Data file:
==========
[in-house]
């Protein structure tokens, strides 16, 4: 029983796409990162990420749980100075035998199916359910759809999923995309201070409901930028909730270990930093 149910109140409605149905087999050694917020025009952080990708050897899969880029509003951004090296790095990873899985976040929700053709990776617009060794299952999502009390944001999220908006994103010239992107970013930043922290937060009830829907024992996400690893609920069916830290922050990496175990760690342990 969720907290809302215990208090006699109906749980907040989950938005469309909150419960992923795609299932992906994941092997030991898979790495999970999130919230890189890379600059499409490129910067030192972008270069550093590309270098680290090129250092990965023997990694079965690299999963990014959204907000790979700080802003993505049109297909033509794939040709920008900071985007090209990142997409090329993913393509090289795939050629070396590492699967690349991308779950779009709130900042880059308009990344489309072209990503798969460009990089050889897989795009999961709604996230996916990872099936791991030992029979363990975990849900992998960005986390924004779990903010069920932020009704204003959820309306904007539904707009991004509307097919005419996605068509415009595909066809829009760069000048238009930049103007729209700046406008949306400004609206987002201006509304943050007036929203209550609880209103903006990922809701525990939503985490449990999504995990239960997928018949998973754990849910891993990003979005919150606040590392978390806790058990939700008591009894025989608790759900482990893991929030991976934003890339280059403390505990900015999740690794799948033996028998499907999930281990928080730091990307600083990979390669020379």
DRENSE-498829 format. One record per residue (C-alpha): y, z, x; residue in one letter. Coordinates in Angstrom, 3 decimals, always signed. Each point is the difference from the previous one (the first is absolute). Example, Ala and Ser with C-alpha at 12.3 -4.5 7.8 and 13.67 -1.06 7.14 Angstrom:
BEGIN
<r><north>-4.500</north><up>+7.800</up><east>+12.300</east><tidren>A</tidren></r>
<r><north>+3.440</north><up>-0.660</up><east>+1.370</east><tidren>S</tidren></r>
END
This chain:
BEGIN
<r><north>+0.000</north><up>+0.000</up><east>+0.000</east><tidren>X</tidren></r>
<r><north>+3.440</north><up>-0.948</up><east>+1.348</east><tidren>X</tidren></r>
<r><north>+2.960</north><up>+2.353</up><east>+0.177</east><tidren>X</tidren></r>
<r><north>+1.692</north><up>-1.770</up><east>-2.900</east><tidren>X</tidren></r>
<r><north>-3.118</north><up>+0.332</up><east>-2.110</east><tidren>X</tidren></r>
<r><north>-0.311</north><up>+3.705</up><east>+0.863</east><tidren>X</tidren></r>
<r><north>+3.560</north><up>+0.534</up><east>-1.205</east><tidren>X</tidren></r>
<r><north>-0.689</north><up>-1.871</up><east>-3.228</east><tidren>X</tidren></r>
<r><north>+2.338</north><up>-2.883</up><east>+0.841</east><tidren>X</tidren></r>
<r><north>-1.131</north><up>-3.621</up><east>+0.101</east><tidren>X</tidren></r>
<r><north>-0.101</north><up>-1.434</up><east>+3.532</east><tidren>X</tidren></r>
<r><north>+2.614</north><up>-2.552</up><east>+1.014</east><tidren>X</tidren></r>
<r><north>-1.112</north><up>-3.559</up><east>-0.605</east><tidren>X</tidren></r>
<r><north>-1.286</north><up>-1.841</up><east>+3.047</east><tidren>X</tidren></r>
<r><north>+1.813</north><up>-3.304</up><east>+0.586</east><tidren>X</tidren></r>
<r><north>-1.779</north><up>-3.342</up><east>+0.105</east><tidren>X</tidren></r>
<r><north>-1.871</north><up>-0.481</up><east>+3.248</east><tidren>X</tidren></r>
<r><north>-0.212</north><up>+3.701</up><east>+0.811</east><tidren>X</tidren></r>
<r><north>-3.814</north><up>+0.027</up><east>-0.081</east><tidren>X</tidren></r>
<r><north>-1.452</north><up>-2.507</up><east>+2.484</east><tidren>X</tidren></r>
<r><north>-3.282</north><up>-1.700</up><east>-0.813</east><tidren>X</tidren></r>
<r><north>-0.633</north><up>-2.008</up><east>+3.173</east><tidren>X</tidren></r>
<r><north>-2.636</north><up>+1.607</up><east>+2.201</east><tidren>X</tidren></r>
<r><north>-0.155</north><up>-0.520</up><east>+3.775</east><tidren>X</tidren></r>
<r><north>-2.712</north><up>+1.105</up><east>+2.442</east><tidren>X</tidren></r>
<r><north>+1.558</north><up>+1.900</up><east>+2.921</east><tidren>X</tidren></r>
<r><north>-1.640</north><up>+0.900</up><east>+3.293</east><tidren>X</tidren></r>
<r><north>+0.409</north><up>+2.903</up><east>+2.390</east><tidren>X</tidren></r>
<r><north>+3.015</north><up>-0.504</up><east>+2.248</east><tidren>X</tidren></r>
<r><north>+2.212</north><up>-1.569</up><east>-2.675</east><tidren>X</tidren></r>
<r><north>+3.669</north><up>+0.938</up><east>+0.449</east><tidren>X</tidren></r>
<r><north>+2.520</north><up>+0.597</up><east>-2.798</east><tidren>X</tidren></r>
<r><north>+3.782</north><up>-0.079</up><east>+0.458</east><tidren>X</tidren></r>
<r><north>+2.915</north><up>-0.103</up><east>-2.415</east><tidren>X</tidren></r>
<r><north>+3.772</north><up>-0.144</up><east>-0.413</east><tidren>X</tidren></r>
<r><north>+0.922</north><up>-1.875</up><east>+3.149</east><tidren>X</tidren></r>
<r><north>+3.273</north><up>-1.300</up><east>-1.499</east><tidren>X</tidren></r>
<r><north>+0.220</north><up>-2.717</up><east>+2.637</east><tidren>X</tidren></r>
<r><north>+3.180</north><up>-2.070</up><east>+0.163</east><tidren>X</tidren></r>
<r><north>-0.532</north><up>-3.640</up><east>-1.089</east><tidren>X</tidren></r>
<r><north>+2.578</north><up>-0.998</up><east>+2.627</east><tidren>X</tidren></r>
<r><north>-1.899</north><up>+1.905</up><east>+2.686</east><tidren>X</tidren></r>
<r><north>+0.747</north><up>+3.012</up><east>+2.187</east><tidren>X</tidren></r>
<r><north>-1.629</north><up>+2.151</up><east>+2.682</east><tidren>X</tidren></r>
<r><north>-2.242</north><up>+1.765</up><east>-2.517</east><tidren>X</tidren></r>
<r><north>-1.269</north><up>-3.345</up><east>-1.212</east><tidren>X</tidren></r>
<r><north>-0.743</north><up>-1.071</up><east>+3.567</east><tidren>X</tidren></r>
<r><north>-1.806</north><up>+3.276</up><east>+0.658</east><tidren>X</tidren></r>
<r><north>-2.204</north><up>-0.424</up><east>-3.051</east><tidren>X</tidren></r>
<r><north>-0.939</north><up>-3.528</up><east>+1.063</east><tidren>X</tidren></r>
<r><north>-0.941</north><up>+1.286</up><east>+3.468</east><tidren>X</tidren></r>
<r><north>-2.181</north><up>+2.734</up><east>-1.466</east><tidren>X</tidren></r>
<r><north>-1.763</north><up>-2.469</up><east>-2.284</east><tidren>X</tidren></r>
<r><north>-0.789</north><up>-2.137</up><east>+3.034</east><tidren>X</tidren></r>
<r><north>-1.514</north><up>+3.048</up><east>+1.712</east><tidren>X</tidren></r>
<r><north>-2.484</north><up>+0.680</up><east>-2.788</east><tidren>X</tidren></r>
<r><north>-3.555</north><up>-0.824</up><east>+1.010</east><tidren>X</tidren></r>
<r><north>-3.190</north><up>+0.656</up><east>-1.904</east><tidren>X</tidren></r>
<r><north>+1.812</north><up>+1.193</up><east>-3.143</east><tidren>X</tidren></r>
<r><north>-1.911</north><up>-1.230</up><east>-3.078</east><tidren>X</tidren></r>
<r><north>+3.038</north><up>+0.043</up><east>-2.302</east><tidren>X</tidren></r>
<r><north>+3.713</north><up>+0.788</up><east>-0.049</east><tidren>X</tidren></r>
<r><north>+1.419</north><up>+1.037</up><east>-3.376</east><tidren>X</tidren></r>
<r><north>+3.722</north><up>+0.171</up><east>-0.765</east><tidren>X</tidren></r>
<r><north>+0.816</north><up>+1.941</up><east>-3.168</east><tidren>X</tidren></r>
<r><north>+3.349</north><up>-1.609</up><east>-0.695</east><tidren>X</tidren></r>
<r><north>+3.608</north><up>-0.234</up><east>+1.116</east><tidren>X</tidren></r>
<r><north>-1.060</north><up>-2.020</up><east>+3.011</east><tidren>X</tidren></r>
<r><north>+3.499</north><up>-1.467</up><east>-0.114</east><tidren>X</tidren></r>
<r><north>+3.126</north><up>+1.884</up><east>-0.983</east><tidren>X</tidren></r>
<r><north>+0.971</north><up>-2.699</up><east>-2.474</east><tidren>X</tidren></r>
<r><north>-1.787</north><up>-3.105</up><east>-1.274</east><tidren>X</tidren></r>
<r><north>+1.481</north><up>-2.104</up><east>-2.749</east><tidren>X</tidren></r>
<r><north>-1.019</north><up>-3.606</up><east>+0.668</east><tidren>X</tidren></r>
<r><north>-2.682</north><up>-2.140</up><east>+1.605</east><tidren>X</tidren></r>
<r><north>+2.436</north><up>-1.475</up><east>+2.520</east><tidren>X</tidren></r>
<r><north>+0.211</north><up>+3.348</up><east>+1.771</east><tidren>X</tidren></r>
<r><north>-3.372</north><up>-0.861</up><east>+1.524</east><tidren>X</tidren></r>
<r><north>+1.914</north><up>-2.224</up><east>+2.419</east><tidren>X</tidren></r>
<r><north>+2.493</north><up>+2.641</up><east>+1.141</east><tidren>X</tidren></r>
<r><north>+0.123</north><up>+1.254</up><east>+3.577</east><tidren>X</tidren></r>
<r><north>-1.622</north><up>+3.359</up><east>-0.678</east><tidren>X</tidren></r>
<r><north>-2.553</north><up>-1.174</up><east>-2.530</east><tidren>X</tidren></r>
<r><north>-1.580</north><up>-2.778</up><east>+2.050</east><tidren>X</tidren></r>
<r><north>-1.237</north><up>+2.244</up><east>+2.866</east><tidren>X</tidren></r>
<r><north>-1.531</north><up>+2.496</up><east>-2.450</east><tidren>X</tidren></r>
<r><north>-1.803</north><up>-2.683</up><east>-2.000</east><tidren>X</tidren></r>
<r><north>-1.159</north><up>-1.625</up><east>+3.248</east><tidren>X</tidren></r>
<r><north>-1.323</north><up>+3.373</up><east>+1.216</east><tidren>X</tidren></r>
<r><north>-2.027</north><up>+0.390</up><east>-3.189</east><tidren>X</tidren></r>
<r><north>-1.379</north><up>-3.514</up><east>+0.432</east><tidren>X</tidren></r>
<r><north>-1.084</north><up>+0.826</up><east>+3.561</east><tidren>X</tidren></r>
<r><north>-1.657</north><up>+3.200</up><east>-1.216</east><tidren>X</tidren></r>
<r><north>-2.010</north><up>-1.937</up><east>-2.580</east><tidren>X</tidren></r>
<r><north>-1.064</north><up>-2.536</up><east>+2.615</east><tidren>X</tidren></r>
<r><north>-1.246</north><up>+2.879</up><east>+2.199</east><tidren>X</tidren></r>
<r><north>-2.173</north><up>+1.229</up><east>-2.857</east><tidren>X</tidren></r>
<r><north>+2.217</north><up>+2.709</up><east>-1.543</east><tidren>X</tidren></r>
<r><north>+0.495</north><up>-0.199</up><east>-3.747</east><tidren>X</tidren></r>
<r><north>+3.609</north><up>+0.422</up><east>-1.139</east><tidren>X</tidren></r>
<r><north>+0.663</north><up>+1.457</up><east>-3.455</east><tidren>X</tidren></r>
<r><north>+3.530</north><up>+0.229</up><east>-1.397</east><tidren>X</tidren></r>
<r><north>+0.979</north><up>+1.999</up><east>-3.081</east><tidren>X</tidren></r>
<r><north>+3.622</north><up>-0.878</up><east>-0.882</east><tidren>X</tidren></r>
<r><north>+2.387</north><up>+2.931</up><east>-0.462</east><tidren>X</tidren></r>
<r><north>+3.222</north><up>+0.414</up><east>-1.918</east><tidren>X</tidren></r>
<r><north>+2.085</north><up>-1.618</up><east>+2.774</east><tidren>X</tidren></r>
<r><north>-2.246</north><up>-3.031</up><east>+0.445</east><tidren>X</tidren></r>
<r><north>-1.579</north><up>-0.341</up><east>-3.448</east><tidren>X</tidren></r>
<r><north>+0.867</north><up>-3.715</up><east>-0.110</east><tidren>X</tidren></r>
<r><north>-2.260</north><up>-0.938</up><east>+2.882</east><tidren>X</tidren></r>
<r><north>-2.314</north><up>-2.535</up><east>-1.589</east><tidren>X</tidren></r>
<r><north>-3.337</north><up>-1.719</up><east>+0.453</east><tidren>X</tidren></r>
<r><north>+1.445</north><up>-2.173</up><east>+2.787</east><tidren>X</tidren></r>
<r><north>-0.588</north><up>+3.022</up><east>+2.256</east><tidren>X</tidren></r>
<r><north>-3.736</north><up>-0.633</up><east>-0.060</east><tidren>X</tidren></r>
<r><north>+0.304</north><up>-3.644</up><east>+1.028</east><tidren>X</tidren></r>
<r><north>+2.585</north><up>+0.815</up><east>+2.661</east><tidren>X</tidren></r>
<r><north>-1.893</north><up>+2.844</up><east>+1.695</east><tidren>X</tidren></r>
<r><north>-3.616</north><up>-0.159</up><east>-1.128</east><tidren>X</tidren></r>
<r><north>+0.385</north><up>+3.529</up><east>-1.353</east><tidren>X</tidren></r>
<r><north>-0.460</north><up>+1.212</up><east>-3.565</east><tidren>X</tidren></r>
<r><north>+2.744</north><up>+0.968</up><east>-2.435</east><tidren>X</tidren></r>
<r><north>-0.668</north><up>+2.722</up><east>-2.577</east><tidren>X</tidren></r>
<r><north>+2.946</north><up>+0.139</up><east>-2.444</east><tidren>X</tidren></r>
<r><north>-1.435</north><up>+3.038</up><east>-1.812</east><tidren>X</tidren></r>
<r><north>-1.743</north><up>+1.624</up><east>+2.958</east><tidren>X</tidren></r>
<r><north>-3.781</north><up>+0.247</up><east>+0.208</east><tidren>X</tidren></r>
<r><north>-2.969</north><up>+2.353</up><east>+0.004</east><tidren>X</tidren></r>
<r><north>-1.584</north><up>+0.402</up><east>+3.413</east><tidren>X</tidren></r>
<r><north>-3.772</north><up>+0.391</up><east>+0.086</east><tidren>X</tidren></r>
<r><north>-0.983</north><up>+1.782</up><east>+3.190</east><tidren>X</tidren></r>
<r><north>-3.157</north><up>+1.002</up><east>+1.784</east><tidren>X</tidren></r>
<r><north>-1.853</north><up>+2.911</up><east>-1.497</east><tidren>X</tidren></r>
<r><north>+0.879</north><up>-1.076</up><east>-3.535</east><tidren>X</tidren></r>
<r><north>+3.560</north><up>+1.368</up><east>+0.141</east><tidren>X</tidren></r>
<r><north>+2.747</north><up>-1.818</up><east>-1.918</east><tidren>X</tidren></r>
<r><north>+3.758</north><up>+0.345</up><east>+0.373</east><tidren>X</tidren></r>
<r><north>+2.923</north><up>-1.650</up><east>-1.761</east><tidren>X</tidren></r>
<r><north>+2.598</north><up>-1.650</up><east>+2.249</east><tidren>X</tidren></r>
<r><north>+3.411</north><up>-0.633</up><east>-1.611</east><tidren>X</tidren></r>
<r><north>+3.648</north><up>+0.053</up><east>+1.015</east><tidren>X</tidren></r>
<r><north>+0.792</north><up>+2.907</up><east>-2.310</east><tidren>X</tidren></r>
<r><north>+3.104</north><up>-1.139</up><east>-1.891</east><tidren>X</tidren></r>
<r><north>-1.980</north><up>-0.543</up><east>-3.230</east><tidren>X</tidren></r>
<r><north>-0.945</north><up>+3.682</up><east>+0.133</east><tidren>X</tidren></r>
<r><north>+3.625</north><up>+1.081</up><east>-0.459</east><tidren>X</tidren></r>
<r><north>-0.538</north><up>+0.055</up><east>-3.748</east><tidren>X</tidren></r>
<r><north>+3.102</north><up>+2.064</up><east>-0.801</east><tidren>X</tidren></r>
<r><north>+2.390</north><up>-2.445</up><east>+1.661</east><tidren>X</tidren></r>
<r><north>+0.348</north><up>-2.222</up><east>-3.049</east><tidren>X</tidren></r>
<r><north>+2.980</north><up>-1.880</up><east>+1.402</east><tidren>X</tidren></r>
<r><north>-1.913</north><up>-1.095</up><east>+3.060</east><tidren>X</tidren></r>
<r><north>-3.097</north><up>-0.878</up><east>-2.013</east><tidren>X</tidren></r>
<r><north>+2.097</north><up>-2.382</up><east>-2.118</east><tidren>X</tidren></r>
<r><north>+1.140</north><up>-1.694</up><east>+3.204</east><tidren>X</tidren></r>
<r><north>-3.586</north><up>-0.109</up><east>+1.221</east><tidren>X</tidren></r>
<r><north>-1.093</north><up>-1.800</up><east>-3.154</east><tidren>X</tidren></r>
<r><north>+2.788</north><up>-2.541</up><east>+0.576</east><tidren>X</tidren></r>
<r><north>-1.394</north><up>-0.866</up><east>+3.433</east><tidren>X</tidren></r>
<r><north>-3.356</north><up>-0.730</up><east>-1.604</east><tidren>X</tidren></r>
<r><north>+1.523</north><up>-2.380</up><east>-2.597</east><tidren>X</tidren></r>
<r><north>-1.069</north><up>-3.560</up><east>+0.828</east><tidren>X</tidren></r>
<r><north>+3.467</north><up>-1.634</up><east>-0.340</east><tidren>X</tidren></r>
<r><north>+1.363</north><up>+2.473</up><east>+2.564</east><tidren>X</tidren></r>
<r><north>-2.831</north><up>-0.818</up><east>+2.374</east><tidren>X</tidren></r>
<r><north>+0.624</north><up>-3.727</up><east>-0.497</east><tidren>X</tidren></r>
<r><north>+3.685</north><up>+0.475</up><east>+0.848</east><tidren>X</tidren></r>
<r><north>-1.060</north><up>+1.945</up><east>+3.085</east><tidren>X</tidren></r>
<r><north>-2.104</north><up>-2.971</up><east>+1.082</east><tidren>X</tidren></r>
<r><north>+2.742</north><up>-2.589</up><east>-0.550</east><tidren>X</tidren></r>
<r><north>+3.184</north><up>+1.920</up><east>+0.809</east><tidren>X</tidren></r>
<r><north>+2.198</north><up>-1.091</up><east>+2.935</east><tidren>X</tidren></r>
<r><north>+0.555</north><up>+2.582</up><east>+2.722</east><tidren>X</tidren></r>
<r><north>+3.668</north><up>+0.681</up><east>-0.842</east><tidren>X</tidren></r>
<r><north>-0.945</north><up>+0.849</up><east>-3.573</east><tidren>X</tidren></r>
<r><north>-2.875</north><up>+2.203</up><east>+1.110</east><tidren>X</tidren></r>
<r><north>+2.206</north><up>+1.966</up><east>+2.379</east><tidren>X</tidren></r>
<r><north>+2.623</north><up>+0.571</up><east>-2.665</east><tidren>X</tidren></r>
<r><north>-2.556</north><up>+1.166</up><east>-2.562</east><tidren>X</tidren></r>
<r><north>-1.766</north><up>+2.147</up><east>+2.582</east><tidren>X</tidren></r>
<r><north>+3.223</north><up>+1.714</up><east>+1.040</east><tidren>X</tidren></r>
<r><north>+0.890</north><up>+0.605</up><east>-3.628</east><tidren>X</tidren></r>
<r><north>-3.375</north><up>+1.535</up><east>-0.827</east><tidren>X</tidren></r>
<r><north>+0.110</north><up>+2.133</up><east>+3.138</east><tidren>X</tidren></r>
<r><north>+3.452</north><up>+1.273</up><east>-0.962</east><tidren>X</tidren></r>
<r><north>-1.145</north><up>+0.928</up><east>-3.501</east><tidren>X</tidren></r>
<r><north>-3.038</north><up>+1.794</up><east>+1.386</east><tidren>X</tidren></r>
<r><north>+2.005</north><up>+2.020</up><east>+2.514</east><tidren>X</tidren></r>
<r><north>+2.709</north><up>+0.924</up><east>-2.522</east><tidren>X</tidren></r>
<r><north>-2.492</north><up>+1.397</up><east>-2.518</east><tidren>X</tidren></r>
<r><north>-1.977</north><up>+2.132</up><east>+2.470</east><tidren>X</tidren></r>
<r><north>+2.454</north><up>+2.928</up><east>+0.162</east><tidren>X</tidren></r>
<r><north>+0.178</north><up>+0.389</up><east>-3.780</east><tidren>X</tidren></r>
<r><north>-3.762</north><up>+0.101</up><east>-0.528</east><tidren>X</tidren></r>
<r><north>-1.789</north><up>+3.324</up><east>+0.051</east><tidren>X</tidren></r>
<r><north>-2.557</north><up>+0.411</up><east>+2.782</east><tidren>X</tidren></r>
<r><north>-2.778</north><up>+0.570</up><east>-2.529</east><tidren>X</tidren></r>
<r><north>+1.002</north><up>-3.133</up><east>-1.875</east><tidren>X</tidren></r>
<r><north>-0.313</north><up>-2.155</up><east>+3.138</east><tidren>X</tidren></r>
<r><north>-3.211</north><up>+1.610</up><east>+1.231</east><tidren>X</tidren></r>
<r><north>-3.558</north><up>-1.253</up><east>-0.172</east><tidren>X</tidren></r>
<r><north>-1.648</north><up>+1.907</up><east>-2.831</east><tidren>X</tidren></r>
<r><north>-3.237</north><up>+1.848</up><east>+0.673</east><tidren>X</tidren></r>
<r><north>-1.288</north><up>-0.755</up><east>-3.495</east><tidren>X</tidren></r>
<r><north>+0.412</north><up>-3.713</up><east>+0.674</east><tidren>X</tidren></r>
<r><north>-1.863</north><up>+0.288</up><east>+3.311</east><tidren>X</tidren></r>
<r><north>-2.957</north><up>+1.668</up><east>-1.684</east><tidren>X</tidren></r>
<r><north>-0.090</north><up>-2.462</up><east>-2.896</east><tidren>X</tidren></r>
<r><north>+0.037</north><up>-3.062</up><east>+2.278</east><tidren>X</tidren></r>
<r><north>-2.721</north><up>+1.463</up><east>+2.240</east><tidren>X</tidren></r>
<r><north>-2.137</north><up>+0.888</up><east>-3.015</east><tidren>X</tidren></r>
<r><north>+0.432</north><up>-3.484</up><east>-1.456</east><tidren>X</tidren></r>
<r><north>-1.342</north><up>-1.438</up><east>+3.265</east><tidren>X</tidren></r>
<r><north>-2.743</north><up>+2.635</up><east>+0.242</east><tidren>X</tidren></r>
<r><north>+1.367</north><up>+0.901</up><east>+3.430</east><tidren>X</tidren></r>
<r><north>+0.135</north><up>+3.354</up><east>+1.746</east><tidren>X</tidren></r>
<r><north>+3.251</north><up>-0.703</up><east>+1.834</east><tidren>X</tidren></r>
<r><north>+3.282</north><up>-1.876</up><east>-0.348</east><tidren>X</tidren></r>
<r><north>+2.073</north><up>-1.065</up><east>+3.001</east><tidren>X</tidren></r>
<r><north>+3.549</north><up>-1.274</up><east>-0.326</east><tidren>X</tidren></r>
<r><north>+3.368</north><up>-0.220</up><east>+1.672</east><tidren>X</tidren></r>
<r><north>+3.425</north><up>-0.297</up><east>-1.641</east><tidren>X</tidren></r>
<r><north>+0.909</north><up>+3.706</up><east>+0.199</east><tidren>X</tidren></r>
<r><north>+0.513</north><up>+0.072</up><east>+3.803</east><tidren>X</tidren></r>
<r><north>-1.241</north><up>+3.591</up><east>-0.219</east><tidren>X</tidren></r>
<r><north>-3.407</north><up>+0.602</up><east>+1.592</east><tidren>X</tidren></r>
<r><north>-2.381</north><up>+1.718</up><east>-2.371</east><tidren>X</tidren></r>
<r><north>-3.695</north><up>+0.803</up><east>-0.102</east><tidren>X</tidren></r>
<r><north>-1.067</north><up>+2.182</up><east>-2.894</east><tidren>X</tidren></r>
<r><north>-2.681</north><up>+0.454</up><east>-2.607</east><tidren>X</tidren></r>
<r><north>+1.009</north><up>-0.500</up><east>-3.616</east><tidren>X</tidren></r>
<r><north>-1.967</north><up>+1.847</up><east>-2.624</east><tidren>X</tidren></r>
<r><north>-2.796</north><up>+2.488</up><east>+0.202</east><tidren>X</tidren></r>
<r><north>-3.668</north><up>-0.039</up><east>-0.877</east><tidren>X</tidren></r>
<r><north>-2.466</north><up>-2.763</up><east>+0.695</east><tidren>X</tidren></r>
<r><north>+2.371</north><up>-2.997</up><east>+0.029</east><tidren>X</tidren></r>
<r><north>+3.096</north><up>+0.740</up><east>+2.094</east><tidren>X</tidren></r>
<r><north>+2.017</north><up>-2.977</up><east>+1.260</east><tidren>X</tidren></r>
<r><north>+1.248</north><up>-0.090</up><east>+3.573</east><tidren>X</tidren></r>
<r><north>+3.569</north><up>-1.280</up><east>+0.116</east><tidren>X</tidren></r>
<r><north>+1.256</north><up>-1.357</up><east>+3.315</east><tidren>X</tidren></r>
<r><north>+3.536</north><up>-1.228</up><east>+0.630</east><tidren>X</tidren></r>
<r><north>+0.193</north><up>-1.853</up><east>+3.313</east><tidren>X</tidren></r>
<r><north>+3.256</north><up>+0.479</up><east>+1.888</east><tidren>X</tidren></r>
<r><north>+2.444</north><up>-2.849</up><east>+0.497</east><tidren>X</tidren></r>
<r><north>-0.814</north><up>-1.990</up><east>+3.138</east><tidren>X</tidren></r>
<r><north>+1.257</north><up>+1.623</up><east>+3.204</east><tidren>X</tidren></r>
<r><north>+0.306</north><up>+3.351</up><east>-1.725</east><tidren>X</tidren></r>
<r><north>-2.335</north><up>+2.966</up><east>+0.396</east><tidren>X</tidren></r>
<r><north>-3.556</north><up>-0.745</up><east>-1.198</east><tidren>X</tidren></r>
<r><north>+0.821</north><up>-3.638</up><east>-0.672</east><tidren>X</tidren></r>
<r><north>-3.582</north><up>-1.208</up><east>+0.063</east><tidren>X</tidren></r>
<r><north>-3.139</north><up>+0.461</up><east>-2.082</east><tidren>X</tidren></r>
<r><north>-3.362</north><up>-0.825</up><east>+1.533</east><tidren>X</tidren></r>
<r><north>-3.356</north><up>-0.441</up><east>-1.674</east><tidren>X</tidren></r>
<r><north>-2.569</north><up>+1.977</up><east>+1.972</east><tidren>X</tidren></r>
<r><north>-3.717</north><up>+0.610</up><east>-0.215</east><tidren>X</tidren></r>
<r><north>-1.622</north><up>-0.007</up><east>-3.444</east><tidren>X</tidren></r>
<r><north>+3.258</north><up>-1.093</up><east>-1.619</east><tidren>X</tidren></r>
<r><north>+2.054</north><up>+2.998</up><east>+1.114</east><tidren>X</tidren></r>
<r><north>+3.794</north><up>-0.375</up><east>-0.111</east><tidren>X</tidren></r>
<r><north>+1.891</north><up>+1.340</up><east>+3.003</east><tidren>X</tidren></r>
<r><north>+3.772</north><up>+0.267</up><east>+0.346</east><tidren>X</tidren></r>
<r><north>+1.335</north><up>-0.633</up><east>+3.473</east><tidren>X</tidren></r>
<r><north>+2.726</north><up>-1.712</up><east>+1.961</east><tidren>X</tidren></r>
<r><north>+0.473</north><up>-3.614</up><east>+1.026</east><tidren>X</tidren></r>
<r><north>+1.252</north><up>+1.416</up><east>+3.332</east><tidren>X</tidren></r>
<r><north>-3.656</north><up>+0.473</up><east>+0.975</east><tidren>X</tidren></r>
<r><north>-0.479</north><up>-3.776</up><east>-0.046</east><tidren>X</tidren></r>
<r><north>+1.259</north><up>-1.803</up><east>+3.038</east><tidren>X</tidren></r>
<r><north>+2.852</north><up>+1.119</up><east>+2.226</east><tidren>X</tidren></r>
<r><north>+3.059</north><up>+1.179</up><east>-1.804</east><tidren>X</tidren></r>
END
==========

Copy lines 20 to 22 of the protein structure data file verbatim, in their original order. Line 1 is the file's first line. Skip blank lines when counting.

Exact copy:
<r><north>-0.101</north><up>-1.434</up><east>+3.532</east><tidren>X</tidren></r>
<r><north>+2.614</north><up>-2.552</up><east>+1.014</east><tidren>X</tidren></r>
<r><north>-1.112</north><up>-3.559</up><east>-0.605</east><tidren>X</tidren></r>